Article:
Wouldn’t it be cool if you could go out to dinner and be certain that your favorite alcoholic beverages were available, for around $3 per drink? Have we got news for you: Brooklyn has some awesome BYOB restaurants, so going out to eat and drinking cheap doesn’t have to exist only in your dreams.
A BYOB restaurant is a beautiful, cost-effective option often overlooked in a city where you’re constantly stuck $12 for something you already have in your fridge and could’ve poured into your own mason jar. We’re obviously not taking any kind of anti-bar stance here, but if you have a few odd beers at your apartment and want to get rid of them, why not take them out for a night on the town at at one of Brooklyn’s best BYOB restaurants?
53 Morgan Avenue (rear building), East Williamsburg
Shinobi Ramen serves up heaping bowls of authentic ramen in their modern, laid-back space, nestled in the street-art laden landscape around the corner from the Morgan Ave. L stop. The menu, written out in its entirety on a large chalkboard, stays below the $12 range for the most part and has plenty of veggie options. Not a veggie option: the Super Miso Ramen, which we highly recommend.
7026 3rd Ave., Bay Ridge
This bright, spacious restaurant with fresh, authentic Turkish cuisine is a must-try in South Brooklyn. Pashazade’s extensive menu offers a wide range of hot and cold appetizers and entrees. Highlights include kibbeh ($8) and chicken kebab ($16.25), but there’s really nothing we wouldn’t recommend, and you could just spring for the mixed grill entree ($21.75) and have a bit of everything. Their attentive service makes for a great dining experience, and with their generous portions, you might not even have room for the booze you brought (jokes!). But really, formulate an eating strategy so you can still try the baklava ($4.50.)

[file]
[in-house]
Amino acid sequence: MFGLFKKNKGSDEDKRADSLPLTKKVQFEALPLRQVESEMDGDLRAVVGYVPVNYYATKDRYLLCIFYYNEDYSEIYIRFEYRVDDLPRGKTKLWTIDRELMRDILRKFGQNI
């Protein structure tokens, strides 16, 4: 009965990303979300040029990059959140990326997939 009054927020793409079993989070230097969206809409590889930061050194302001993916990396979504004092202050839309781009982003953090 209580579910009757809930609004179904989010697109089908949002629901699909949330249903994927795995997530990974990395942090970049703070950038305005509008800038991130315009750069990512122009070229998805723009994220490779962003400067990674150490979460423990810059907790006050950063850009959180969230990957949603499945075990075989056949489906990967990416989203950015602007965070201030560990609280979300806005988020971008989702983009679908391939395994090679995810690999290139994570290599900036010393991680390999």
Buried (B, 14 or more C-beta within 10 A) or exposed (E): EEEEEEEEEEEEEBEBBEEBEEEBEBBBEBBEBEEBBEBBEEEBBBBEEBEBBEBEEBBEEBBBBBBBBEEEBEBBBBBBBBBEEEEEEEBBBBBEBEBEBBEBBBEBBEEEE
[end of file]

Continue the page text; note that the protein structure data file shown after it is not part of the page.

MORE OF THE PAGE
Kelso Bistro Bar and Restaurant
648 Franklin Ave., Crown Heights
Kelso is one of the only Panamanian restaurants in the city, but that’s not the reason it’s one of the best. Their fantastically flavorful Panamanian, West Indian, and Spanish comfort foods will warm your heart and soul, and the friendly staff will make you feel right at home. The menu is daunting, as enticing options like bistek picado and camarones calipso can be yours for $10 and $12, respectively, so just listen to your heart (and the nonstop salsa music.) All these things and more have kept Kelso open since 1969, which is no small feat in BK.
1141 Brighton Beach Ave., Brighton Beach
Just a couple of blocks from the Brighton Beach BQ, Cafe Kashkar’s menu is based on Uzbeck foods and that from the Uyghur region of Western China. Where else can you even find such a winning combo? A: Nowhere else in the five boroughs– it’s the only Uyghur restaurant around. If you’ve never tried this cuisine before, high-tail it over there because you’ve been missing out, my friend. Plenty of satiating, heaping appetizers like the fried lagman ($7.50), hearty lamb soups all around $6, and massive manti (lamb and onion dumplings, also $6!).
646 Manhattan Ave, Greenpoint
With its tchotchke-decorated walls, mounted deer heads, and cozy atmosphere, walking into Lomzynianka can feel like walking into someone’s grandmother’s house. In historically Polish Greenpoint, this is one of the best spots for authentic Polish eats. Hearty goulash, kielbasa, boiled or fried pierogies, and more are all available under $10, in generous portions. Grab some Zywiec and try to get there before it fills up!